E. Jean Carroll’s $5 million victory against Donald Trump shows the staying power of #MeToo

E. Jean Carroll outside the Southern District of New York Court the morning of her victory against Donald Trump.
Luiz C. Ribeiro—N.Y. Daily News via Getty Images

Good morning, Broadsheet readers! Janet Yellen is warning CEOs about the dangers of defaulting on the debt ceiling, the Victoria’s Secret fashion show is coming back, and E. Jean Carroll’s victory against Donald Trump shows the staying power of #MeToo. Happy Wednesday!

– Justice for E. Jean. In a piece for New York magazine earlier this week, journalist Rebecca Traister pushed back against the narrative that the #MeToo movement is over or dead. Traister wrote about the potential outcome of writer E. Jean Carroll’s battery and defamation lawsuits against former President Donald Trump—Carroll says Trump raped her in a Bergdorf Goodman dressing room in the mid-1990s—and argued that if Carroll lost, the result would not mark a failure of a political movement. “Fights for progress unwind over lifetimes, not seasons,” she wrote. “Progress is marked by regressions and switchbacks, crushing defeats and galvanizing reactions to those defeats.”

But instead of confronting defeat, Carroll and her allies notched a seismic victory yesterday that bolstered the argument that the #MeToo movement lives on. A jury found Trump liable for sexually abusing Carroll (it did not find him liable for rape) and for defamation; he had called Carroll’s claim a “hoax” and implied she was too old and unattractive for him to assault. The jury awarded Carroll $5 million in damages. (Trump called the verdict a “disgrace” and vowed to appeal.)

Of all the legal claims pending against Trump—from the Stormy Daniels hush money case to Trump Organization fraud allegations—this one stands out: A former president found liable for sexual battery. Interestingly, the big verdict was possible because of a small piece of legislation. Carroll was able to bring her claim under New York’s Adult Survivors Act, which allows survivors to pursue dated claims that had otherwise expired under statutes of limitations. The law is one of many, relatively minor #MeToo-inspired changes whose effects—as Traister suggests—take time to unwind. Sometimes, like yesterday, they seem to unspool all at once.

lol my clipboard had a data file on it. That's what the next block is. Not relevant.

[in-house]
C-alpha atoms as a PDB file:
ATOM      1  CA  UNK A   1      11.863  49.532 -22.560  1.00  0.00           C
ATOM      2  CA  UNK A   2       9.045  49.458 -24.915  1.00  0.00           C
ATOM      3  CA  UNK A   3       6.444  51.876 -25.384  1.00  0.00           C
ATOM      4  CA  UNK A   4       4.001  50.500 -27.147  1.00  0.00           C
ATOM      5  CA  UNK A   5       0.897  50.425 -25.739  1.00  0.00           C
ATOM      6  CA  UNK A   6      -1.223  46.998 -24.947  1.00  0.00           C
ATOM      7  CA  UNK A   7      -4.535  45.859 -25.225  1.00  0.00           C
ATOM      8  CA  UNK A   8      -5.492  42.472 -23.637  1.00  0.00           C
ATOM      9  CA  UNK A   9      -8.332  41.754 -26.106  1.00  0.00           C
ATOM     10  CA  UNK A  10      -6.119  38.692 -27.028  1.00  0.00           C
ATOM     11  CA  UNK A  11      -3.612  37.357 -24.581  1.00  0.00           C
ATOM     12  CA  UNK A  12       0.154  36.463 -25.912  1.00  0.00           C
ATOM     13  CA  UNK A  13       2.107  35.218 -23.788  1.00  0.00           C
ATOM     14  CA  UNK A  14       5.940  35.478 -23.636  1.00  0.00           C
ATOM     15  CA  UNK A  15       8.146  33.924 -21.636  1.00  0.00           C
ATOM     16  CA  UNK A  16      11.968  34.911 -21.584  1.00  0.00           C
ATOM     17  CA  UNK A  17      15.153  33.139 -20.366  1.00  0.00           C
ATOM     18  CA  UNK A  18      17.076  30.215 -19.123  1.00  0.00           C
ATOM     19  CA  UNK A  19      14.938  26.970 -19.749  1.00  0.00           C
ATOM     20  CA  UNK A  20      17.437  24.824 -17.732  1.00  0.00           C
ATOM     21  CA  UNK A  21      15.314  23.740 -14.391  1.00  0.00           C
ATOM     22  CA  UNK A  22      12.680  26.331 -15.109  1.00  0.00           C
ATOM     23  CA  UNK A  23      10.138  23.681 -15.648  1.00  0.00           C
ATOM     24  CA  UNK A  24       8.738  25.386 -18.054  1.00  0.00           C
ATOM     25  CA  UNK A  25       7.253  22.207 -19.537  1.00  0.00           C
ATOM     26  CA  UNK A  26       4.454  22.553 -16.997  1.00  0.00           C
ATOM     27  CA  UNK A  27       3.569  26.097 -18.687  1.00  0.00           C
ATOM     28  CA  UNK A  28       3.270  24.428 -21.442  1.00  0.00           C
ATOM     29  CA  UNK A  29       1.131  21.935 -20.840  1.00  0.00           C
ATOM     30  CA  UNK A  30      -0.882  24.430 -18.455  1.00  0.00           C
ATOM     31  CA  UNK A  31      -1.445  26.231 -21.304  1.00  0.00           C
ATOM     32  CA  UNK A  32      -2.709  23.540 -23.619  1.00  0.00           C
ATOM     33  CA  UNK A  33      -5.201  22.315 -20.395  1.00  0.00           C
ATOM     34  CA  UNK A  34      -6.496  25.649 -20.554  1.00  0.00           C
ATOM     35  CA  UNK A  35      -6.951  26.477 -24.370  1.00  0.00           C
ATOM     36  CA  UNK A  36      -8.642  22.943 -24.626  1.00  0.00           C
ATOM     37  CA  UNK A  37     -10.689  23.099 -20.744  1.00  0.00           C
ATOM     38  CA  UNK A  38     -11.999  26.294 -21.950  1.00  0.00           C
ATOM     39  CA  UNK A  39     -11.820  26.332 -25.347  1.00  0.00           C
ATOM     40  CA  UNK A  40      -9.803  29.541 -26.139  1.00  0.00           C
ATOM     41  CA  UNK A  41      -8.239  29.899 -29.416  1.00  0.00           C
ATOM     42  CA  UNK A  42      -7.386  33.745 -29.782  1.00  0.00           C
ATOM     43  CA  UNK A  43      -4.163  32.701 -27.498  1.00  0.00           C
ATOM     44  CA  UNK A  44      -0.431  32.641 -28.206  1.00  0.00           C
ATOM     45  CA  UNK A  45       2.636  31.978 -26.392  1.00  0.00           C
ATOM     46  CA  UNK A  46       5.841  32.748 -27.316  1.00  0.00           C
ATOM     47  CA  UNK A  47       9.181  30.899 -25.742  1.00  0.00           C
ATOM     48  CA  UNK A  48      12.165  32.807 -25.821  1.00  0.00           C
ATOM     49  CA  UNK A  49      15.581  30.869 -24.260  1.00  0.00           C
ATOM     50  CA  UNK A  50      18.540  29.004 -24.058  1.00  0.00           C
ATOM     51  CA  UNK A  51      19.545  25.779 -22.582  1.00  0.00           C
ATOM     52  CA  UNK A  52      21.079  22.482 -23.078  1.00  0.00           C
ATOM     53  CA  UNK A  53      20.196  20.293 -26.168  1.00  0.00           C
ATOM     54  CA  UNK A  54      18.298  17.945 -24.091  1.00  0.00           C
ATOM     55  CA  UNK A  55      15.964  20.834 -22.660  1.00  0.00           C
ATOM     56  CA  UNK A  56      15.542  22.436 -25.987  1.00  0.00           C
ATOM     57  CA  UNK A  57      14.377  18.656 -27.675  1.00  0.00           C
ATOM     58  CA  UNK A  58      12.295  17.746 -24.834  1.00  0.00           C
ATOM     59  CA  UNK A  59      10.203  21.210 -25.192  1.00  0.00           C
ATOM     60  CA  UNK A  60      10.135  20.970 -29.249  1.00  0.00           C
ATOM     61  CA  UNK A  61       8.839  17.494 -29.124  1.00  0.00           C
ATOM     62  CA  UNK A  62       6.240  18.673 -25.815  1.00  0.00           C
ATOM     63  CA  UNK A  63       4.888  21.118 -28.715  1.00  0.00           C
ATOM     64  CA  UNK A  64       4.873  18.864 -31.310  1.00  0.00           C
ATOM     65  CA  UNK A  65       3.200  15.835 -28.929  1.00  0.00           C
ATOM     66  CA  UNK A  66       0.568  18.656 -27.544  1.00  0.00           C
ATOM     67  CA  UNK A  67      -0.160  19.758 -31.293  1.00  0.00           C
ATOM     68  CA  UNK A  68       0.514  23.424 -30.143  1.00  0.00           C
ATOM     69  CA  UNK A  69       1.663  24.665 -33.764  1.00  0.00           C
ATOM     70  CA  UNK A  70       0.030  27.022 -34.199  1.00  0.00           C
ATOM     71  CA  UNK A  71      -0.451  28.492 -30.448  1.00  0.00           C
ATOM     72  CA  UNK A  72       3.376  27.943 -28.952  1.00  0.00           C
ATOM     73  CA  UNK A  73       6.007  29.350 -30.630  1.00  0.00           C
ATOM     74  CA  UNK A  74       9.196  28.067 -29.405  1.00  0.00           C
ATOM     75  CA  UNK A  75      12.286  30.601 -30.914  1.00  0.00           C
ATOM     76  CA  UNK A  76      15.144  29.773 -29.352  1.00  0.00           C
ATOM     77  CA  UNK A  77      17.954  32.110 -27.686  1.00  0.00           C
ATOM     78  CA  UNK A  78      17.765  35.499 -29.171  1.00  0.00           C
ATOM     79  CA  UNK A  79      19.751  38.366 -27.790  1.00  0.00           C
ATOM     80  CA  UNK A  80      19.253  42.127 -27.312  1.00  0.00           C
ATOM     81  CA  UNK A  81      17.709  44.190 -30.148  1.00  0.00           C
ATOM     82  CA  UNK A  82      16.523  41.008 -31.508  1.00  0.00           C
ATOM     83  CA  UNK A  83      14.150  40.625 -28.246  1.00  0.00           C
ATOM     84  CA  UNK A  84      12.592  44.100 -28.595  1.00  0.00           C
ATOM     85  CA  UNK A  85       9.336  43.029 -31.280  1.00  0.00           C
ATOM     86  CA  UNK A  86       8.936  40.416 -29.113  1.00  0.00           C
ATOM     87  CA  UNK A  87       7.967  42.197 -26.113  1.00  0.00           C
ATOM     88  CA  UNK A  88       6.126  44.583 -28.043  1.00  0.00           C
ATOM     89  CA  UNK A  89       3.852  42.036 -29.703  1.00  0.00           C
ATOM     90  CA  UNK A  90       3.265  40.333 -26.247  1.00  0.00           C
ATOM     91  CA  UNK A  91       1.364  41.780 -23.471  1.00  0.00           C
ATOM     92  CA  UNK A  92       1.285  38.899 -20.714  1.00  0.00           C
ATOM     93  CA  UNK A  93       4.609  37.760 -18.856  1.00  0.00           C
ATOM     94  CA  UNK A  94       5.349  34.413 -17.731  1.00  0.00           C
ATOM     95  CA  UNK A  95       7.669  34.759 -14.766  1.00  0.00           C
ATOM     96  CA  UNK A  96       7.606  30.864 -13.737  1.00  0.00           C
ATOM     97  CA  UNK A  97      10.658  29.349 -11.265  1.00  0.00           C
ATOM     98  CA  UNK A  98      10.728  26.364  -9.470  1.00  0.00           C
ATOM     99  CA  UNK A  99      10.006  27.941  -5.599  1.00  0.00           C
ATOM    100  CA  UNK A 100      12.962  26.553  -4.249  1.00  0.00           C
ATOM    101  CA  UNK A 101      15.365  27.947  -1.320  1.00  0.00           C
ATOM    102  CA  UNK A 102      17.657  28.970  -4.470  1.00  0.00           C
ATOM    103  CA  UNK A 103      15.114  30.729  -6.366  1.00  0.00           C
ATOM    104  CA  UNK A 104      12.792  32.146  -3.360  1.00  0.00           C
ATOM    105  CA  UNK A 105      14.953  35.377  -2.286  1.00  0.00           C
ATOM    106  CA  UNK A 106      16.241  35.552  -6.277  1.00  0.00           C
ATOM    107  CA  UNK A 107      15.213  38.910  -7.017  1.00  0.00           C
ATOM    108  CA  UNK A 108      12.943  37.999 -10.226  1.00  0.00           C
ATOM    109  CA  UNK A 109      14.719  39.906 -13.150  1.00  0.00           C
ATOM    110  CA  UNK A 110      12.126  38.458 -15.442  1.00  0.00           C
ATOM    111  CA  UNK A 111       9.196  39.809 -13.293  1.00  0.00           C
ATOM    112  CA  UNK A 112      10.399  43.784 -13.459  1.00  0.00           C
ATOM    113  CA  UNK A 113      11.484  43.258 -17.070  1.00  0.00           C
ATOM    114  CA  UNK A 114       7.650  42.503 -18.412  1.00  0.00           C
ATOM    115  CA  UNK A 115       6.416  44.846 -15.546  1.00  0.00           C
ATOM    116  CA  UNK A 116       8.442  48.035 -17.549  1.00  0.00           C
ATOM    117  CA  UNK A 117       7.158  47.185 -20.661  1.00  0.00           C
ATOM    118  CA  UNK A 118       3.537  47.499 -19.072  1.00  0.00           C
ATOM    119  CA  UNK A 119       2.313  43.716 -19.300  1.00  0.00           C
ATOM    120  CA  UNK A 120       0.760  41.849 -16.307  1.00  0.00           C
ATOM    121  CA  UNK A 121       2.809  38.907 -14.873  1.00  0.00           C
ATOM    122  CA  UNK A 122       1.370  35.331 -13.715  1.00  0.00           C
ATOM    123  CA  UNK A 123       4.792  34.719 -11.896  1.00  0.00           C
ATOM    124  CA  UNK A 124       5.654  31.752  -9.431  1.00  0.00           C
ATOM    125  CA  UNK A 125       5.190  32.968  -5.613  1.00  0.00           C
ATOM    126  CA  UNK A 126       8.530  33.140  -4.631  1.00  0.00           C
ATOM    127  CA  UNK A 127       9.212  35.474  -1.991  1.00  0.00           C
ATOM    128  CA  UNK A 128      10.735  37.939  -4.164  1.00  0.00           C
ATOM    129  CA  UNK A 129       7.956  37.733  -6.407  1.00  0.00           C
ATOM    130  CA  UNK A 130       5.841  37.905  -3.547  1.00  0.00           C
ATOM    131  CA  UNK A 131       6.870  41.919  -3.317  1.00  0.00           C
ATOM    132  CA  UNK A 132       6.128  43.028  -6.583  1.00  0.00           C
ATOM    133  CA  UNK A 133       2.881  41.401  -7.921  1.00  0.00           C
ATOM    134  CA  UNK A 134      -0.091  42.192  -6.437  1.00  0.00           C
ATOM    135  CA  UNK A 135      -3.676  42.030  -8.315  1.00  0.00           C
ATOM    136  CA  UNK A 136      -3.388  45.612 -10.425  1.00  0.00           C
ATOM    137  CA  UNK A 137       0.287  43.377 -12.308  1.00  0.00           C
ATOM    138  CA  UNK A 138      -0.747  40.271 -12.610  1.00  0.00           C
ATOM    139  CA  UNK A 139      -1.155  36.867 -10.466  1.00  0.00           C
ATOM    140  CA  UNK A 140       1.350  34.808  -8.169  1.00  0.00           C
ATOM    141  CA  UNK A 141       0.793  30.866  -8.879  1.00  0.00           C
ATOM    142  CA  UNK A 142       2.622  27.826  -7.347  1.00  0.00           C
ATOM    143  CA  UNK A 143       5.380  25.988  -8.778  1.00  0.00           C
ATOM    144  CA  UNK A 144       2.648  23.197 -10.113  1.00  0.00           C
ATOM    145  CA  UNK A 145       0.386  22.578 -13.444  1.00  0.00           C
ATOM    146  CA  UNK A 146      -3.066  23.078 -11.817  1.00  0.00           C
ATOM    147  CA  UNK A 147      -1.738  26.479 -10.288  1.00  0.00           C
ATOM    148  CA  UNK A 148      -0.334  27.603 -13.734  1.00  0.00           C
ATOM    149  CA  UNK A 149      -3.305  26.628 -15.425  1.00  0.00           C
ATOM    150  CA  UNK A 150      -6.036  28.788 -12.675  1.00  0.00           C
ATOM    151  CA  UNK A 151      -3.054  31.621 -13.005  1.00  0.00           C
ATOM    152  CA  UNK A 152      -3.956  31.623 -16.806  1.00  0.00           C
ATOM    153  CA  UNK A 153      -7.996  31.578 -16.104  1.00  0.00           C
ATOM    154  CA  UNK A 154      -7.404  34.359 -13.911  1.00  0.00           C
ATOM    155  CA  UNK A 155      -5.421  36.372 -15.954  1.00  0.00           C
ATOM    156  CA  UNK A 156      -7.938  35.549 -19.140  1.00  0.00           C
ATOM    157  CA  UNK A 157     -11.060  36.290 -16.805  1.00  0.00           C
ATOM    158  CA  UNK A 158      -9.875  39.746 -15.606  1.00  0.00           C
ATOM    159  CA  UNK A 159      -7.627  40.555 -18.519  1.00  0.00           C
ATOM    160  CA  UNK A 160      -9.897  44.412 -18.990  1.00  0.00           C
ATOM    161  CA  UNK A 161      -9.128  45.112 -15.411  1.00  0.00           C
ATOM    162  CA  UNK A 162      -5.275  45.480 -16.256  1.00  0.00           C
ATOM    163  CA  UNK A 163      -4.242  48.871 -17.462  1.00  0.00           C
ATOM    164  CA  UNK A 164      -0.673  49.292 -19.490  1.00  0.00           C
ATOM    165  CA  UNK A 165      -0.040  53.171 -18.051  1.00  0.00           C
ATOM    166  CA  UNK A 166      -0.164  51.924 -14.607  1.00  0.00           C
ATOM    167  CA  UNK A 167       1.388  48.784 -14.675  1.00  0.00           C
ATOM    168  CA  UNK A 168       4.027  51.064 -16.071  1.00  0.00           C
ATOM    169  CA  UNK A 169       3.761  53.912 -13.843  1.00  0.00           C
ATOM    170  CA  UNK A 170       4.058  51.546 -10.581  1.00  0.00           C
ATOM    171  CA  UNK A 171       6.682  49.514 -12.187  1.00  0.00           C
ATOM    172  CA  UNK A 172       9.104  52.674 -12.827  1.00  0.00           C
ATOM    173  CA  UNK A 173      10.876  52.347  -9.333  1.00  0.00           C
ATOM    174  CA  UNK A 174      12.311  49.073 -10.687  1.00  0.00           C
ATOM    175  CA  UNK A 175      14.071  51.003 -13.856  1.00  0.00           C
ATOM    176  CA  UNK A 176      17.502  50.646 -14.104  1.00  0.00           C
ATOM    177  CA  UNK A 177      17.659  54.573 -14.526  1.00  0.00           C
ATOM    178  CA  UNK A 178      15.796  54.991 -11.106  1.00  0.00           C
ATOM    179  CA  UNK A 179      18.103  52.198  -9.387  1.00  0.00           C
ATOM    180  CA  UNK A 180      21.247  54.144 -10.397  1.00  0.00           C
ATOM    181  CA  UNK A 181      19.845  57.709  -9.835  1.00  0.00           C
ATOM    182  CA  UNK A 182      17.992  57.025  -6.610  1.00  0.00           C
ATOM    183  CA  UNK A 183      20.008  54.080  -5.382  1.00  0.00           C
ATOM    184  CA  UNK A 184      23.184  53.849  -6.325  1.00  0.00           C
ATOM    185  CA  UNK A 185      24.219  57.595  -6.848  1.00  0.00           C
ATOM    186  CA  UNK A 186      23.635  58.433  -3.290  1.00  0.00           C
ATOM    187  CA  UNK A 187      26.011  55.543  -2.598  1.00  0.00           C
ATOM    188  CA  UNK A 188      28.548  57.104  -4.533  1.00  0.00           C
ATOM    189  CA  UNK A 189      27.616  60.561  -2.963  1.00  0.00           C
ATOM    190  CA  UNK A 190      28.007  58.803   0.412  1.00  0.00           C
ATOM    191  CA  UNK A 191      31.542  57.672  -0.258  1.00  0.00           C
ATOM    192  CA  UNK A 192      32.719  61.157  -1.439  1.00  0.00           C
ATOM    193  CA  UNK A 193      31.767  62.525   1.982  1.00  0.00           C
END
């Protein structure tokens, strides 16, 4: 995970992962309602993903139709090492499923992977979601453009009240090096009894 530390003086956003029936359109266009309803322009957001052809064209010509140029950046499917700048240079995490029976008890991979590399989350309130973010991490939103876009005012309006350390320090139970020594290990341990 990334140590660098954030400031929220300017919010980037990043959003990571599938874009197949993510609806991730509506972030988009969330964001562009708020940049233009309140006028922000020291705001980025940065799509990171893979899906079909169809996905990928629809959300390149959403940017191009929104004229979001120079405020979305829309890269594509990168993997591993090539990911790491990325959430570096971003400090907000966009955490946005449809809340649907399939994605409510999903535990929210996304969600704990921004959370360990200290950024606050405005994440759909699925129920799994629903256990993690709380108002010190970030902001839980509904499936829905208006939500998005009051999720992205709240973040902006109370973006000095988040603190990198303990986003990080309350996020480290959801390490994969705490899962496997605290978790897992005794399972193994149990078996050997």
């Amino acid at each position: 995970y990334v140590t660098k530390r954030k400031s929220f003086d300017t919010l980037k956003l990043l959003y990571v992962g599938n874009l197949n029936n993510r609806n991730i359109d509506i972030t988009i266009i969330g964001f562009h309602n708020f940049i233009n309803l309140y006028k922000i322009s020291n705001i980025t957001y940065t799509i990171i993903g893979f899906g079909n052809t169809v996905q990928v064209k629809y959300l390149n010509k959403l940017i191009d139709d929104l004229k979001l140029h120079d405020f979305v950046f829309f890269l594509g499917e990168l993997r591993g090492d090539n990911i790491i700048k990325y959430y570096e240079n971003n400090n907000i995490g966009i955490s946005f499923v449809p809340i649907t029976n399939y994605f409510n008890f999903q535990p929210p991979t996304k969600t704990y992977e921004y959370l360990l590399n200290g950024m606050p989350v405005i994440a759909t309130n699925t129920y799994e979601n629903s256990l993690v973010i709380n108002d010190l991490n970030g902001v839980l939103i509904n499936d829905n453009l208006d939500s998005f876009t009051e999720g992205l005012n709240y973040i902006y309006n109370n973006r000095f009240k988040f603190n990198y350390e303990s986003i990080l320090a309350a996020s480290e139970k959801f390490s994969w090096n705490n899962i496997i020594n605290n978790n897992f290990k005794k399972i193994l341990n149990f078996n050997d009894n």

E. Jean Carroll outside the Southern District of New York Court the morning of her victory against Donald Trump.
Luiz C. Ribeiro—N.Y. Daily News via Getty Images

By the way, two other pieces of news yesterday also show #MeToo’s staying power: Tory Lanez was denied a new trial after his conviction in the shooting of Megan Thee Stallion, and a judge tossed out Marilyn Manson’s defamation claim against Evan Rachel Wood, who had accused him of abuse.

“Being able to get my day in court finally is everything to me, so I’m happy,” Carroll said during the trial when asked if she regretted bringing forward the allegation. “I’m in court. This is my moment.”

Emma Hinchliffe

The Broadsheet is Fortune’s newsletter for and about the world’s most powerful women. Today’s edition was curated by Kinsey Crowley. Subscribe here.


- Early detection. The U.S. Preventive Services Task Force updated its guidance to advise that women begin biannual mammograms starting at 40 years old, not 50. Doctors say that earlier screening can save 20% more lives from breast cancer. Washington Post